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Mayor wants Legislature to repeal residency rule for all St. Louis employees, not just police

Mayor wants Legislature to repeal residency rule for all St. Louis employees, not just police

New city of St. Louis police chief, John Hayden

Police Chief John Hayden speaks at a 2017 news conference. Also pictured are Public Safety Director Jimmie Edwards, center, and Mayor Lyda Krewson. On Friday the mayor said she continues to have confidence in Hayden and Edwards. Photo by Laurie Skrivan,

ST. LOUIS — Mayor Lyda Krewson on Friday said she will ask the Missouri Legislature to remove the city residency rule for all St. Louis employees, not just police.

“Police right now are our highest priority on that, but we believe it would be fair to extend it” to all city workers, she said at a news conference. “It is not a cure-all, but it is an impediment to hiring.”

She said the police department continues to be short about 130 officers and there are 700 open positions in other city agencies.

Krewson in recent months turned to the Legislature after the Board of Aldermen rejected her request to put before voters a city charter amendment that would repeal the residency requirement for most city workers.

She said allowing officers to live where they want is among several steps that her administration is taking to address St. Louis’ continuing problems with violent crime, underscored by the seven killings that occurred in the first two days of the new year.

“Who wouldn’t be sad and discouraged about that?” she said.

She added that she is working to increase police pay to make the city department more competitive in hiring, but she did not elaborate.

She also cited efforts to crack down on guns and drugs, an expansion of summer job efforts and the Cure Violence initiative aimed at intervening in neighborhoods to stop violent acts before they are committed.

Meanwhile, she said she continued to have confidence in police Chief John Hayden and Public Safety Director Jimmie Edwards. She added, “I’m not considering any shake-ups” in the police department.

“Considering the circumstances, I think our police department is doing a great job,” Krewson said.

Three similar legislative bills dealing only with police residency have been filed in recent weeks in Jefferson City — by Senate President Pro Tem Dave Schatz, R-Sullivan, and Reps. Derek Grier, R-Chesterfield, and Ron Hicks, R-Dardenne Prairie.

Attorney General Eric Schmitt, a former state legislator, also has thrown his political weight behind the state effort.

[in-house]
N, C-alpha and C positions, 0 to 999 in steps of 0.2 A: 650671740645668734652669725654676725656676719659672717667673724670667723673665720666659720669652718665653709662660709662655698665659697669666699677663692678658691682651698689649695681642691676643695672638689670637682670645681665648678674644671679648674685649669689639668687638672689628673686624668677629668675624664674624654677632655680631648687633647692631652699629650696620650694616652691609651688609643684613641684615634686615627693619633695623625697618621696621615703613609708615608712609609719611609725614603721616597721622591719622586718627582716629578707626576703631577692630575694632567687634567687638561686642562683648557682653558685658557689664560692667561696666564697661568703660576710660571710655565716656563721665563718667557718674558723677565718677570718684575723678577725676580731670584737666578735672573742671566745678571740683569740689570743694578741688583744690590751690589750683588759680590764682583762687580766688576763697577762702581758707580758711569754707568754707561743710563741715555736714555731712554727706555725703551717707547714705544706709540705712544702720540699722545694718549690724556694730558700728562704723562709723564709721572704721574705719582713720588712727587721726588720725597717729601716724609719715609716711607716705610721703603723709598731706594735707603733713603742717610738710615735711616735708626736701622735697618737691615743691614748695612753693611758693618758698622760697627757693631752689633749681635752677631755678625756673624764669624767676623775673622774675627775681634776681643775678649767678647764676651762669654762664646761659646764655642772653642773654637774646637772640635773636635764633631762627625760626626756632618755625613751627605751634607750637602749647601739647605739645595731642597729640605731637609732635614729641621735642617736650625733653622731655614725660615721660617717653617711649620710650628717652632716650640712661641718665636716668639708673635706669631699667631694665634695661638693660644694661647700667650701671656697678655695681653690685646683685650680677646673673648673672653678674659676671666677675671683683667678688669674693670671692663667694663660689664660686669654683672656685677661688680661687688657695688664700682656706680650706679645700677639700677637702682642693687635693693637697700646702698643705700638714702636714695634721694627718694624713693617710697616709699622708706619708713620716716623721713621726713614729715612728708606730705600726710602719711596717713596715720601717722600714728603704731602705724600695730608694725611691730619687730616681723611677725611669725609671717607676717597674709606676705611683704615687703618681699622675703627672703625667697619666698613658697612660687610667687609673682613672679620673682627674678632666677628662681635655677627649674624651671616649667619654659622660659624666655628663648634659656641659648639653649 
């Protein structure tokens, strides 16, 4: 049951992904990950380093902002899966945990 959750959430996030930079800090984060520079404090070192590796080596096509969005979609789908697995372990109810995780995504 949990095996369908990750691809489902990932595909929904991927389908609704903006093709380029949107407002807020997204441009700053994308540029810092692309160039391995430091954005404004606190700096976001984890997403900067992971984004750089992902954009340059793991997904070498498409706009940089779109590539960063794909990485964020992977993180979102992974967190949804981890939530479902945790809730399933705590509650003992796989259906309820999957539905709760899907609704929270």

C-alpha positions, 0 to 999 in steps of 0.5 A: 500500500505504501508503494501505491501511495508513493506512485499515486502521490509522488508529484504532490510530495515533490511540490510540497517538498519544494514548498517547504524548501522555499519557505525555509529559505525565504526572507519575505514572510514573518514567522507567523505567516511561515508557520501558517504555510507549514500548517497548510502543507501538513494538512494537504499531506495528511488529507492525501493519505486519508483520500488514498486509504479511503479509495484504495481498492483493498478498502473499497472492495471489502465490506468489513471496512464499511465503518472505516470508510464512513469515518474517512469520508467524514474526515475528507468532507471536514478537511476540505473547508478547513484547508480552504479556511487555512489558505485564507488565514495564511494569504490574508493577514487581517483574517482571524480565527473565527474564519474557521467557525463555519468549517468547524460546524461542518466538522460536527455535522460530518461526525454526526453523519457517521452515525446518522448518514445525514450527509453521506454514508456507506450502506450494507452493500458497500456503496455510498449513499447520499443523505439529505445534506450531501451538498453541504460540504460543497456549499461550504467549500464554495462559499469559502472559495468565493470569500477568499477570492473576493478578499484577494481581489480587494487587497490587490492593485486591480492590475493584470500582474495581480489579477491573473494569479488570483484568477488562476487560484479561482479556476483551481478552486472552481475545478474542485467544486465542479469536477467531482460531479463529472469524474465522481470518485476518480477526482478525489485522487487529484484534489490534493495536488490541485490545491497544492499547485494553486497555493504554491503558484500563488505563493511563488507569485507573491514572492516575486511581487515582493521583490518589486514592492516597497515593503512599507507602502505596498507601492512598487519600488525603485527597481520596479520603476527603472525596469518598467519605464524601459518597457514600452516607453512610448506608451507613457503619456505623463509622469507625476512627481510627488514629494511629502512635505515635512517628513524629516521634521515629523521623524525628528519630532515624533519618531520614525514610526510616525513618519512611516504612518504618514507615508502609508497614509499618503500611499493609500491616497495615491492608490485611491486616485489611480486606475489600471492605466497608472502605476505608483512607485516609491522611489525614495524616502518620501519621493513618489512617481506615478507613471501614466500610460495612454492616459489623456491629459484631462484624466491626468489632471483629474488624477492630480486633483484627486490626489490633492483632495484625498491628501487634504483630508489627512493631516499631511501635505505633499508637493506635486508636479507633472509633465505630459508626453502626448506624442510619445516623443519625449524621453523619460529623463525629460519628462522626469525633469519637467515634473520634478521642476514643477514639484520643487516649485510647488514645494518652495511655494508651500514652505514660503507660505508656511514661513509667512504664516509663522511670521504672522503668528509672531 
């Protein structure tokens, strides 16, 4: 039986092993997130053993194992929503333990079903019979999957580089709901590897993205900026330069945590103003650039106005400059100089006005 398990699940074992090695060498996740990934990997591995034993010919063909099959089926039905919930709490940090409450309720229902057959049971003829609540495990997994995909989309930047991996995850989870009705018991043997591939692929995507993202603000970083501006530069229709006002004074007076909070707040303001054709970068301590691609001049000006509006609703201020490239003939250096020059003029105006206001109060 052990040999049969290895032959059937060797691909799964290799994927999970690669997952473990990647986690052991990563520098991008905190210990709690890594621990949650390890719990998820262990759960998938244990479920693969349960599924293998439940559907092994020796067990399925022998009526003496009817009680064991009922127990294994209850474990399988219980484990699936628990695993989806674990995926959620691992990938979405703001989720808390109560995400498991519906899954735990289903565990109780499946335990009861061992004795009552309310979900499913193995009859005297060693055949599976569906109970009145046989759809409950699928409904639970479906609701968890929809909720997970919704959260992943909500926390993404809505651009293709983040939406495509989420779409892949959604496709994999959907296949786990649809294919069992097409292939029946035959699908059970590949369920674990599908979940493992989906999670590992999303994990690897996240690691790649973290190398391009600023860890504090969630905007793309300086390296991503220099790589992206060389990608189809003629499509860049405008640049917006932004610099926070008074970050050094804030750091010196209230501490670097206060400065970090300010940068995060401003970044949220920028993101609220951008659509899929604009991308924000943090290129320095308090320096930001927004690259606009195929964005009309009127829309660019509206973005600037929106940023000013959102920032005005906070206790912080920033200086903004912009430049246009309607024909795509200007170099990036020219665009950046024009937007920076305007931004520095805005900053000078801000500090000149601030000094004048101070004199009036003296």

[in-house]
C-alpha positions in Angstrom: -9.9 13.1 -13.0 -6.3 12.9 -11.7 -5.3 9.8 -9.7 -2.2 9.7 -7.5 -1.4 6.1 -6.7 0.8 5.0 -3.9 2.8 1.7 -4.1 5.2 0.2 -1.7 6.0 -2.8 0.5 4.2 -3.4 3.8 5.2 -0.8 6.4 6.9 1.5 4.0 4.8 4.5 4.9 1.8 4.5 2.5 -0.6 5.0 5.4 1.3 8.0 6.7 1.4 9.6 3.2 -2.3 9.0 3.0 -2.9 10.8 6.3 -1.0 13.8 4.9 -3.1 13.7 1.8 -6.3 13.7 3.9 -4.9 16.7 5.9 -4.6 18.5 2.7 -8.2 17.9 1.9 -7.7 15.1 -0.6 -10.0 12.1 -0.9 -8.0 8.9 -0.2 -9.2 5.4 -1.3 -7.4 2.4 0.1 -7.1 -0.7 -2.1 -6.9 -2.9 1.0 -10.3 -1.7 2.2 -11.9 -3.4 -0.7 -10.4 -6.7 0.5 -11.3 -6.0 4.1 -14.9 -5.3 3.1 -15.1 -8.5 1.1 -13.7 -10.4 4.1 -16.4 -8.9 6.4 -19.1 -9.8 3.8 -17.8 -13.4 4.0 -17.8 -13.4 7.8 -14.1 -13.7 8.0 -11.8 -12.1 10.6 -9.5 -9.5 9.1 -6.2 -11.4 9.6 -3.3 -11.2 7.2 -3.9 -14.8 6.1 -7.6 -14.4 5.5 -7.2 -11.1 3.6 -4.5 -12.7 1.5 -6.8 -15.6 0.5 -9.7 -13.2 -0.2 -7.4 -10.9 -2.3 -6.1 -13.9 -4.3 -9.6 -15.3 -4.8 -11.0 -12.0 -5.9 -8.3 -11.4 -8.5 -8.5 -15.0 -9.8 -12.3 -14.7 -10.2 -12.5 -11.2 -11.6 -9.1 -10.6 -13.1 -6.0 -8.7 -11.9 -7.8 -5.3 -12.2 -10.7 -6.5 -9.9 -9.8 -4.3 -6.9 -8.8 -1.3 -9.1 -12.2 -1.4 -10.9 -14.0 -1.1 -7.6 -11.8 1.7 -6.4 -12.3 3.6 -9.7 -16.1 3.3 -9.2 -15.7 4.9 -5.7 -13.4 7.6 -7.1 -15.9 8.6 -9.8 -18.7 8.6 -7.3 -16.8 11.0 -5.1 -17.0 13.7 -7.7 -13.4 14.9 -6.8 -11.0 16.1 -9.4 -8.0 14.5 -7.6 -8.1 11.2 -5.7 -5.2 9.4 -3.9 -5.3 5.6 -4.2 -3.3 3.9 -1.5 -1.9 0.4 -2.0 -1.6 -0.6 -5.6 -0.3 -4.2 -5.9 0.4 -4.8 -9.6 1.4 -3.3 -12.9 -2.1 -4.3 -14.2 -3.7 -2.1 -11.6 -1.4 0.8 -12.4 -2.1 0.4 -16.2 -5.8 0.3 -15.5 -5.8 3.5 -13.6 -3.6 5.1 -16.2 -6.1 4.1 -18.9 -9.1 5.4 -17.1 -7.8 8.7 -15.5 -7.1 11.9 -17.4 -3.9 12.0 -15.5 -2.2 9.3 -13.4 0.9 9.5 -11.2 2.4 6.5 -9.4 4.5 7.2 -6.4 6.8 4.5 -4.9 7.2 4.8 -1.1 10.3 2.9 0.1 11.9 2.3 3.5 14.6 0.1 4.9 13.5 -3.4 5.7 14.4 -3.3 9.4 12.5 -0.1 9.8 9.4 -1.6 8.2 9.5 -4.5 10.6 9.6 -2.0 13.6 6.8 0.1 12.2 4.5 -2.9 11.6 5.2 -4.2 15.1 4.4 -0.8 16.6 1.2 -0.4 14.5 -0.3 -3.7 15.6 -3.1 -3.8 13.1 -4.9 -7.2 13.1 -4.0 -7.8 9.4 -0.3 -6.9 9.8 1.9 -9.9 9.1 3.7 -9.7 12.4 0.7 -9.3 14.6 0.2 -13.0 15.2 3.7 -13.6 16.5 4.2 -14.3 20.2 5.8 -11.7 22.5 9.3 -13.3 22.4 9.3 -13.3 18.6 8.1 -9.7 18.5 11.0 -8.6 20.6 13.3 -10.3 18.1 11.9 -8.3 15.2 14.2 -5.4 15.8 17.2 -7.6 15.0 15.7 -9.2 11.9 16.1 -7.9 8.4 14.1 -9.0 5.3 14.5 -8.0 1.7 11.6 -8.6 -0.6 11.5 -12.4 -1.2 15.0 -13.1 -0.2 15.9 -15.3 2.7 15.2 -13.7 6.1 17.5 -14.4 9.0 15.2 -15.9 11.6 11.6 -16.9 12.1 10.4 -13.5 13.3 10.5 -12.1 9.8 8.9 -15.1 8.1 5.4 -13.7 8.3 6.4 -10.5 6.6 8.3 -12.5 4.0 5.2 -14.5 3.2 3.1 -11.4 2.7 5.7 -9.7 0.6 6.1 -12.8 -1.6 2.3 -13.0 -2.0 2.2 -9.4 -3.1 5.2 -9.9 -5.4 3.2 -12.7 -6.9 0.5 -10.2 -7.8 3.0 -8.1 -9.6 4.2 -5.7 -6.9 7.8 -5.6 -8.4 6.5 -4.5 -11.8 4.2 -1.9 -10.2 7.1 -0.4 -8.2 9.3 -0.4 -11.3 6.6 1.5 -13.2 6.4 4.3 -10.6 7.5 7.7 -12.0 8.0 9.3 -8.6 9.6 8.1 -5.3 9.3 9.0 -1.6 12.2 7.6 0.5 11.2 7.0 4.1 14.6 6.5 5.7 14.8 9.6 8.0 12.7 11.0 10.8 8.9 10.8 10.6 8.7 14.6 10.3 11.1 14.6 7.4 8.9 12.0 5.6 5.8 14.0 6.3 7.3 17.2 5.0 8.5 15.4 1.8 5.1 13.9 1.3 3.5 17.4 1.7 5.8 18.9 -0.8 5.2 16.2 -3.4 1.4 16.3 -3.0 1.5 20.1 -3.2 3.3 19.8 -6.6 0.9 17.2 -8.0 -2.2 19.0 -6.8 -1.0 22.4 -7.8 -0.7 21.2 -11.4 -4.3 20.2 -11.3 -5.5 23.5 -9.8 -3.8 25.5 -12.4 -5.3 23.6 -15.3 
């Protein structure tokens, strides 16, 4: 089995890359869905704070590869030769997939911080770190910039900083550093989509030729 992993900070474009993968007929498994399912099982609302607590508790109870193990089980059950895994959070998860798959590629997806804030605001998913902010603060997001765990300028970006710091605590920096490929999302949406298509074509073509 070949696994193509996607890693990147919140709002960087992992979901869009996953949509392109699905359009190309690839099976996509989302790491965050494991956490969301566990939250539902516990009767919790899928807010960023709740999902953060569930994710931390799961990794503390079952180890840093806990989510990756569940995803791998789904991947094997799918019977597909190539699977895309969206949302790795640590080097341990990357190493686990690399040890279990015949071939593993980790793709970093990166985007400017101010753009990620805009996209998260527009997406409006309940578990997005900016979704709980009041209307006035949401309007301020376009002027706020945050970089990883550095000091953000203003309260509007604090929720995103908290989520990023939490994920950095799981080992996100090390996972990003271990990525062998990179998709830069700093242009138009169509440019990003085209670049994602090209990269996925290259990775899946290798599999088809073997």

Schatz said he would consider the mayor’s request to add other city employees to his measure but needs to research the issue before making a decision.

Moreover, he said, “I haven’t gotten any feedback from ... the senators who represent St. Louis city” yet on the idea.

Asked later Friday whether Krewson had given up on trying to convince aldermen to act on the issue, her spokesman, Jacob Long, said, “She thinks that this is the right path to take at this time.”

He added that aldermen haven’t offered other solutions “to our hiring challenges.”

Aldermen voted 16-11 in September against the proposed charter amendment.

Some opponents complained during the debate about the effectiveness of efforts to get city residents to apply for and get hired into city jobs.

One aldermanic critic, Alderman Annie Rice, D-8th Ward, returned to that point on Twitter Friday.

“When I asked a neighborhood meeting who had applied for a job (with the city) and never heard back — half the hands in the room went up,” Rice tweeted.

Rice also tweeted that “deeming all of the applicants who aren’t getting through the process as less highly qualified is demeaning.”

Long in response tweeted that “no one is saying people in City aren’t qualified. It’s to address chronic understaffing” and to expand the pool of applicants.

The proposed state bills dealing with St. Louis police residency seek to amend the state law adopted by voters in 2012 that shifted control of the city department from the old state-appointed police board to the city government.

The 2012 measure put into state law the police board’s policy that since 2005 has allowed city officers and other employees to move to the suburbs once they reached seven years’ service as long as their new home is within an hour of the city.

The current bills would give that same ability to all in the department.

Long said the mayor and other city officials believe the Legislature has the authority to get rid of the St. Louis residency rule for all employees because state law trumps the city charter.

Hayden has said the seven-year rule for city police applies only to officers hired before the city regained control of the department in 2013, but Krewson and the police union disagree.

The Legislature in 2016 extended the same authority for seven-year veterans of the St. Louis Fire Department to live outside the city as long as the city schools weren’t fully accredited or for five years after the district regained accreditation, which it did in 2017.

So the firefighters’ exception is set to expire in 2022.

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